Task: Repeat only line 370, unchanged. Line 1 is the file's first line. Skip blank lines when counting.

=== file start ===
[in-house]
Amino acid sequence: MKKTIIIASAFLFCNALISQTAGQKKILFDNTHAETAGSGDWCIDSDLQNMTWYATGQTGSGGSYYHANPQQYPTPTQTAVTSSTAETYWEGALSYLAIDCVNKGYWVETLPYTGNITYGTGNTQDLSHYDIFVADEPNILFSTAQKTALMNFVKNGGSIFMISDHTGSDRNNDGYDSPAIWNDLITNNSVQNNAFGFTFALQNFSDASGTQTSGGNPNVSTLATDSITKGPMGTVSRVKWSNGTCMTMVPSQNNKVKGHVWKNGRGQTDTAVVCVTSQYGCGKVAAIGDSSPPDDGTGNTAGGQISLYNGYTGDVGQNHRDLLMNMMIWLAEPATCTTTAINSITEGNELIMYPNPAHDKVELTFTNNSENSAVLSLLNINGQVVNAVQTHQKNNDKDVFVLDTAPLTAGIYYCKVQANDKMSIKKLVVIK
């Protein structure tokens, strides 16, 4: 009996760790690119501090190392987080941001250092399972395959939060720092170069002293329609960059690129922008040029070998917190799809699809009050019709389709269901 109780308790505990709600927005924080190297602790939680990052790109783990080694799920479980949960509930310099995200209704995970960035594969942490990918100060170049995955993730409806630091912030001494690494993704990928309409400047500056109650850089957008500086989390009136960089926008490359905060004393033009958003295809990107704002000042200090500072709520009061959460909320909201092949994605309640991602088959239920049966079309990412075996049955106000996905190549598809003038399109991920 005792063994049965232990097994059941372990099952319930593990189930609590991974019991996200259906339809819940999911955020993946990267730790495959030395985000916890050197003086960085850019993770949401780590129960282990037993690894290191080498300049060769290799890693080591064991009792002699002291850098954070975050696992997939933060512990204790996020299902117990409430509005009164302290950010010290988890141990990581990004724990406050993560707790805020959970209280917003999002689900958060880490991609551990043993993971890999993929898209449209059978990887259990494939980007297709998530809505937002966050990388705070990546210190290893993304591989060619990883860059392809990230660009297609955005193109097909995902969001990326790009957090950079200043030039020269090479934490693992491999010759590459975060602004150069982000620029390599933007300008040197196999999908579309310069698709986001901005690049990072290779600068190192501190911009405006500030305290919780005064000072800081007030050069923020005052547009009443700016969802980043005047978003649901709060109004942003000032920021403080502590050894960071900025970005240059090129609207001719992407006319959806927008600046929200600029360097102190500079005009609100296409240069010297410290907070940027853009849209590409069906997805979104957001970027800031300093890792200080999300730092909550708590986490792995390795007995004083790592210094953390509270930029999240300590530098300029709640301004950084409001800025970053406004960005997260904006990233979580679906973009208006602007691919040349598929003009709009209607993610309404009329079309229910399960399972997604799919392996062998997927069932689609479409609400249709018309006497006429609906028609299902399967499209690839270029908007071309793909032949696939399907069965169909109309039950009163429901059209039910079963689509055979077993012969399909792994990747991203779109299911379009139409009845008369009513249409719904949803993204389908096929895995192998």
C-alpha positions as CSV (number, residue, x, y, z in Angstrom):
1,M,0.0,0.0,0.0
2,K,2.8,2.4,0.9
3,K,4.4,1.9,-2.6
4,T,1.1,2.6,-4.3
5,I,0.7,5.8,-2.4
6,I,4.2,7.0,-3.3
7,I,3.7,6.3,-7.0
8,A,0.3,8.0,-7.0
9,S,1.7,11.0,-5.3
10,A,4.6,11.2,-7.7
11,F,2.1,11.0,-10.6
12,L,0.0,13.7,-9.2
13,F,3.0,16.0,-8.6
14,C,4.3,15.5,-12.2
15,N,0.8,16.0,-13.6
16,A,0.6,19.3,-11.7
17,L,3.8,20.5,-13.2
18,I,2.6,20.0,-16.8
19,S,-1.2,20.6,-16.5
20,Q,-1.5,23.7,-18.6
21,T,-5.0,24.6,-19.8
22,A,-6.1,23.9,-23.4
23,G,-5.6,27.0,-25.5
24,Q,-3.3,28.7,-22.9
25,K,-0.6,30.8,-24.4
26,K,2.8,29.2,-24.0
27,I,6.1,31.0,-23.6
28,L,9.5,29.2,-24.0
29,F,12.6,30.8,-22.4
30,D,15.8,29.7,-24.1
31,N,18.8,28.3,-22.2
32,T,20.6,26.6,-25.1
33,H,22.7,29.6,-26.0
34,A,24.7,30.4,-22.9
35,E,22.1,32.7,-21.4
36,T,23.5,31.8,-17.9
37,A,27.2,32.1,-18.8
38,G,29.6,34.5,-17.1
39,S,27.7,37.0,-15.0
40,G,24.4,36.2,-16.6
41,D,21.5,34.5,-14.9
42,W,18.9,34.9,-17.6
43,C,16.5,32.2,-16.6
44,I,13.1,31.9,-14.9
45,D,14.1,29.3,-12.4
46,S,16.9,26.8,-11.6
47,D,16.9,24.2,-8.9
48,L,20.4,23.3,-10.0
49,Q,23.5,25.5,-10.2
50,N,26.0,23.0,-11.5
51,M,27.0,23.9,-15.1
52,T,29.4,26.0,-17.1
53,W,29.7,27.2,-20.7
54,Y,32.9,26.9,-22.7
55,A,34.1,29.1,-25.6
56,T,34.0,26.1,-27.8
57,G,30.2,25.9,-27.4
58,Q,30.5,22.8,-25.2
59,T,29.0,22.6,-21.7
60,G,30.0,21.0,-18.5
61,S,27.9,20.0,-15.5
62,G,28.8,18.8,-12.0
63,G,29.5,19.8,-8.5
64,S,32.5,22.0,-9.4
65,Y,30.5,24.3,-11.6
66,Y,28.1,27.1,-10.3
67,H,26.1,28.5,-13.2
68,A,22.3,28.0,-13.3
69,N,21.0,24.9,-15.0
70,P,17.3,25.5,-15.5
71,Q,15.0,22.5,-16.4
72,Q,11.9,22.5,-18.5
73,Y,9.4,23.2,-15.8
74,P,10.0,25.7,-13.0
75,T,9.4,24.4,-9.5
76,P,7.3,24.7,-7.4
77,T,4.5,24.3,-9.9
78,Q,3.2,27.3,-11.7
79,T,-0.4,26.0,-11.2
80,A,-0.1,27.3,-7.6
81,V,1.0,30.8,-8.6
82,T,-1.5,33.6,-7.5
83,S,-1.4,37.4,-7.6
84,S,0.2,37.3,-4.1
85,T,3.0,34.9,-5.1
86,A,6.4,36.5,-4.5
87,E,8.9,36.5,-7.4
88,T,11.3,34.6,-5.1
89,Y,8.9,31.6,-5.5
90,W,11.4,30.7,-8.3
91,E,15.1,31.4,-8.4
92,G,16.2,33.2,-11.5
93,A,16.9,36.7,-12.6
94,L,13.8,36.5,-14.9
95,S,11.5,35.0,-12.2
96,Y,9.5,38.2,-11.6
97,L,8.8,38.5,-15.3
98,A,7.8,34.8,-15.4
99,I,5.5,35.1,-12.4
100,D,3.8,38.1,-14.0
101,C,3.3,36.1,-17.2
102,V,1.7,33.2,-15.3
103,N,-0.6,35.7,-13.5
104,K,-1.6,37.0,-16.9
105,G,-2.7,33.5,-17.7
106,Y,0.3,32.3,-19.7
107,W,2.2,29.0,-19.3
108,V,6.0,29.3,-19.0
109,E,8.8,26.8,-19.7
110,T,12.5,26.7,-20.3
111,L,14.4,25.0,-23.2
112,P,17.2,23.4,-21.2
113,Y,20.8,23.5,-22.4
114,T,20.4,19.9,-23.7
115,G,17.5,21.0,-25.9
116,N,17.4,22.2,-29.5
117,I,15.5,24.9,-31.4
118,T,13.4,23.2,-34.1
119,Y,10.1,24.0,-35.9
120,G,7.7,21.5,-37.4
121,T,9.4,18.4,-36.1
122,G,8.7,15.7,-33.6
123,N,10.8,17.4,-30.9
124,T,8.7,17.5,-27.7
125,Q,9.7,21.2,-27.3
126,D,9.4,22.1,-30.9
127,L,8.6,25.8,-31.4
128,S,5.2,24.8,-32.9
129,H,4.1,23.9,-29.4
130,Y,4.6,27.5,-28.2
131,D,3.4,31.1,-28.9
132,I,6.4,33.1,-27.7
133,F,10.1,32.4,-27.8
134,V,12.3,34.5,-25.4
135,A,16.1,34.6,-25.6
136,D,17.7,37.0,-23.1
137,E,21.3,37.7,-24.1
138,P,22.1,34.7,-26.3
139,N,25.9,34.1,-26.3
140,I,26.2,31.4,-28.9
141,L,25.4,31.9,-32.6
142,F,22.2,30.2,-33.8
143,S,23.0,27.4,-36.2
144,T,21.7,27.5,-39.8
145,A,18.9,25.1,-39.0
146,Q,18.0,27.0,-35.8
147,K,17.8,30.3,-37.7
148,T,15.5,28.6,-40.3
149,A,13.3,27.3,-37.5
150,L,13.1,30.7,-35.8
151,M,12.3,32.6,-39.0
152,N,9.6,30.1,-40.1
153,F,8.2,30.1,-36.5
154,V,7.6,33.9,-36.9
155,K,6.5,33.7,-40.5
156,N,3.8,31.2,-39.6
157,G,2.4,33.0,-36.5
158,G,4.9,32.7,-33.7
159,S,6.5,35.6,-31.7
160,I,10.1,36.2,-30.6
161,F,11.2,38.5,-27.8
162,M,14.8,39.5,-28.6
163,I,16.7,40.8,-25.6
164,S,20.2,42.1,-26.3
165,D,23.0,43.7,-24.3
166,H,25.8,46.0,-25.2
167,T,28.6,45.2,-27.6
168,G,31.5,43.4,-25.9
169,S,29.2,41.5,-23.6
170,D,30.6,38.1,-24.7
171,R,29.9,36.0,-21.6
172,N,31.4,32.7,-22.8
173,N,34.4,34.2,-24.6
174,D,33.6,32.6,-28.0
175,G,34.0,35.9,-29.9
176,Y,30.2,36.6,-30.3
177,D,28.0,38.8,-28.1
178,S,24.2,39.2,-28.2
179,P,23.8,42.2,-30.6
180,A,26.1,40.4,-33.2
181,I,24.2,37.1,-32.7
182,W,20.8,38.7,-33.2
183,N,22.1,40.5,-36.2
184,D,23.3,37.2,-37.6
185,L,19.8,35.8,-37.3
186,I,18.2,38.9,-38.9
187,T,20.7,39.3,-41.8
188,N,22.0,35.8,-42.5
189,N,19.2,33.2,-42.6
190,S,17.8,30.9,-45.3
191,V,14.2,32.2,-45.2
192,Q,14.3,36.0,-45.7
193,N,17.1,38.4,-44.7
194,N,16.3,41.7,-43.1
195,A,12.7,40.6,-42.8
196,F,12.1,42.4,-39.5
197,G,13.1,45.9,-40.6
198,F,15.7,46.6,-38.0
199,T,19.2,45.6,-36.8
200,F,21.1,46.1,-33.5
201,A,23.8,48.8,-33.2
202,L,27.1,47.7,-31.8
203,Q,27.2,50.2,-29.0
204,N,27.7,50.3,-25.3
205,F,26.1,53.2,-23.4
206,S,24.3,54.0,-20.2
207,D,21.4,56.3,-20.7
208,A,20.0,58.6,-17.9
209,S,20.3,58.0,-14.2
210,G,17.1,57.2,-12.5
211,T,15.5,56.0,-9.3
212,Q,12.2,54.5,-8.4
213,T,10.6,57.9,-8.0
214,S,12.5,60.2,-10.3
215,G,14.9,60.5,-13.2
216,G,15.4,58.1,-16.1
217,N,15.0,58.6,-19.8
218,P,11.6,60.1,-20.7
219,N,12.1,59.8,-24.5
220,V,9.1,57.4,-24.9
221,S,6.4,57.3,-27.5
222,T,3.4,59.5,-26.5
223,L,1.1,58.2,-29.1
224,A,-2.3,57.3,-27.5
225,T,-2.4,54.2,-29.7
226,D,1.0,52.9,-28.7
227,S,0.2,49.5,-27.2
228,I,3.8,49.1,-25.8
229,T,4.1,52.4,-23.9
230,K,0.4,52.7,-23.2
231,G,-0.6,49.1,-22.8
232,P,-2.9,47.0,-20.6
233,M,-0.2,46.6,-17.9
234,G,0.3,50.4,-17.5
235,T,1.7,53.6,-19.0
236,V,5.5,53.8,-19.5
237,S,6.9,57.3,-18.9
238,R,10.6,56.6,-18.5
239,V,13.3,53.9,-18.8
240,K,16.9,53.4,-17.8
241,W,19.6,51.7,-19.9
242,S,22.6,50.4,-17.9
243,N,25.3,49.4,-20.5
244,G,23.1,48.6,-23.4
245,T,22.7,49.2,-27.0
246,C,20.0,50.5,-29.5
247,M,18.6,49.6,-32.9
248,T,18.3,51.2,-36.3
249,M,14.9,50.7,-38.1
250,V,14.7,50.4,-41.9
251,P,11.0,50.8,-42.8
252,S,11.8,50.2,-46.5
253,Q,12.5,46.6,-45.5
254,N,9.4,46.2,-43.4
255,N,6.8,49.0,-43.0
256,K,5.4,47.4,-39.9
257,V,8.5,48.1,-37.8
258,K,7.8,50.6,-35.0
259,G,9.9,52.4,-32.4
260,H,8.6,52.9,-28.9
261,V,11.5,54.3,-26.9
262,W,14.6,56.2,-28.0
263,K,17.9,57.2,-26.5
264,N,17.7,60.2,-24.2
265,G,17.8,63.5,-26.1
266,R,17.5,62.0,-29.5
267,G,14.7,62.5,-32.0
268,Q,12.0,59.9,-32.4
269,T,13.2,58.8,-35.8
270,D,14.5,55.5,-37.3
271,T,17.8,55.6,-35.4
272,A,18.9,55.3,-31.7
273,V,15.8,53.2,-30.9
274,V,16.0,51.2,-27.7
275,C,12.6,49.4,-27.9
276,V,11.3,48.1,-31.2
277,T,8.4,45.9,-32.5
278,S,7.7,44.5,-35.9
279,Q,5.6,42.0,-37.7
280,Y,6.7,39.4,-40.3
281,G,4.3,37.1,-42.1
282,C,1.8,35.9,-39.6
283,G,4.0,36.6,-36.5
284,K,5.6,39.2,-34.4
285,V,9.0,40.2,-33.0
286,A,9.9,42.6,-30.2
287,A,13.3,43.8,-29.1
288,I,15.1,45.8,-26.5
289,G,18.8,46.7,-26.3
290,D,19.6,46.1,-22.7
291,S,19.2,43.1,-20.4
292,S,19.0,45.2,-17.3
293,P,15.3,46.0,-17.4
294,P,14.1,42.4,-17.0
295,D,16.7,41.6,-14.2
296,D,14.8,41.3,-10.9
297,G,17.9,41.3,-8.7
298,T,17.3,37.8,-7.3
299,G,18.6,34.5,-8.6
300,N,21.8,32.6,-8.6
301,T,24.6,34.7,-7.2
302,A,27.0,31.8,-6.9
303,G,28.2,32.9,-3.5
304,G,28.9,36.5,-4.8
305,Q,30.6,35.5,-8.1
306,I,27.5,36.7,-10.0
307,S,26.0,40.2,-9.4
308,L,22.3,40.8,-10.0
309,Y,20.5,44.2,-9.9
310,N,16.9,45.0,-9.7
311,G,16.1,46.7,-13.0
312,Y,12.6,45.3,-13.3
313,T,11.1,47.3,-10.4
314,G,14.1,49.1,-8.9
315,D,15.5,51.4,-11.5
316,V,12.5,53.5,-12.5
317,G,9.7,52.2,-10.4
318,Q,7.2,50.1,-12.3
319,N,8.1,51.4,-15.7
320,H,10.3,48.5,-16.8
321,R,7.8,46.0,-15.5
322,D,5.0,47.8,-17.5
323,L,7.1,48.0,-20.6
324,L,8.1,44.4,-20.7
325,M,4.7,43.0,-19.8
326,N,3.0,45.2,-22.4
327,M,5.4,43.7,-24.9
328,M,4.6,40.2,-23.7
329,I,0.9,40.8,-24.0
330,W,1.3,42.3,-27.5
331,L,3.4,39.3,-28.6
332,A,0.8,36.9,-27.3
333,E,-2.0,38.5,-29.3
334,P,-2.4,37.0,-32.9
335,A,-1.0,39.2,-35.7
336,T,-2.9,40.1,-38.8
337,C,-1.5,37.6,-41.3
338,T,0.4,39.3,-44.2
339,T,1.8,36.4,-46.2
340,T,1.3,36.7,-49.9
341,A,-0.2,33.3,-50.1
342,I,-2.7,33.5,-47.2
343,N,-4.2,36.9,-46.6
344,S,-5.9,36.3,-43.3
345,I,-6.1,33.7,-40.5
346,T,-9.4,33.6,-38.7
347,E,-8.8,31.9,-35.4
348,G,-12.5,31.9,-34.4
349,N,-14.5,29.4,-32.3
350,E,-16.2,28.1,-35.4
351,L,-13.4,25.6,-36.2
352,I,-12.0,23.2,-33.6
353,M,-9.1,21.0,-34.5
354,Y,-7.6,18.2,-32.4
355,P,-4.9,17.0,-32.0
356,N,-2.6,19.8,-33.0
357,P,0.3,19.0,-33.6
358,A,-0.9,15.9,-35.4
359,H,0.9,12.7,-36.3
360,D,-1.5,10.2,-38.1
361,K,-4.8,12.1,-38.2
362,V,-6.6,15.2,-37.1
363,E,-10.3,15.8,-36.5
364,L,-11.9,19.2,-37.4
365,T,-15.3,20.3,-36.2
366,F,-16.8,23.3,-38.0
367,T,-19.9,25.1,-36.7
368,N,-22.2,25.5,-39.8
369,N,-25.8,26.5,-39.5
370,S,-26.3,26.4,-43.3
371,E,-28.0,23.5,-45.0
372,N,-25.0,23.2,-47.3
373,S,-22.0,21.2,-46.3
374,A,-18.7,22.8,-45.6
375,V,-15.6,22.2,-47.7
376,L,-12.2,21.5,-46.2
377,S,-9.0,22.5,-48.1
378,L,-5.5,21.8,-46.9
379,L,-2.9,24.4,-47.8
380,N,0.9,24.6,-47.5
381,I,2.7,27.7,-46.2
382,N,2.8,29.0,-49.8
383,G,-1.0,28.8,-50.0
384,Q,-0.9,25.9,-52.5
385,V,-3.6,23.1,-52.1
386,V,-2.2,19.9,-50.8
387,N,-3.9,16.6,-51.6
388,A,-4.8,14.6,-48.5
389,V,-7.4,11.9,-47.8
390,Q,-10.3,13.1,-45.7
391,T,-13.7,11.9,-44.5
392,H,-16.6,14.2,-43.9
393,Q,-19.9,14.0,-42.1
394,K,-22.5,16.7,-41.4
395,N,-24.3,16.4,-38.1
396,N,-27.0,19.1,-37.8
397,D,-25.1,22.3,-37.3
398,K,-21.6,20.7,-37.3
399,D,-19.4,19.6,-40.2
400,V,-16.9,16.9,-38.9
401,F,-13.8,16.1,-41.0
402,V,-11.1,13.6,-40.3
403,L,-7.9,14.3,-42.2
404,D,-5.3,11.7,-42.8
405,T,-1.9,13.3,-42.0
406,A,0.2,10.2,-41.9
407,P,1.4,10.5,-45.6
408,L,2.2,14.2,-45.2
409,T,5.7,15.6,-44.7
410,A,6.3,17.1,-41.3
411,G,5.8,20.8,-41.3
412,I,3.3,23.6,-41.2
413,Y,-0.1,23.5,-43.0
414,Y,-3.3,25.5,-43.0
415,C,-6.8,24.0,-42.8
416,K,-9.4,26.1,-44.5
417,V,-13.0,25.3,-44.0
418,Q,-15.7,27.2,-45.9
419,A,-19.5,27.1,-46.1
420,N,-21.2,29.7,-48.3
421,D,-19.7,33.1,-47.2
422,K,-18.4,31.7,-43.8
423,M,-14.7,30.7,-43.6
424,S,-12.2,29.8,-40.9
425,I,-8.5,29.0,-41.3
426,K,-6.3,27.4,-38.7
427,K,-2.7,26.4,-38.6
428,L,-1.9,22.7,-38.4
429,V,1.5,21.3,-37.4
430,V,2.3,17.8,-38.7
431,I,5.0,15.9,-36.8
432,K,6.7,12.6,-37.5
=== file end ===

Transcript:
366,F,-16.8,23.3,-38.0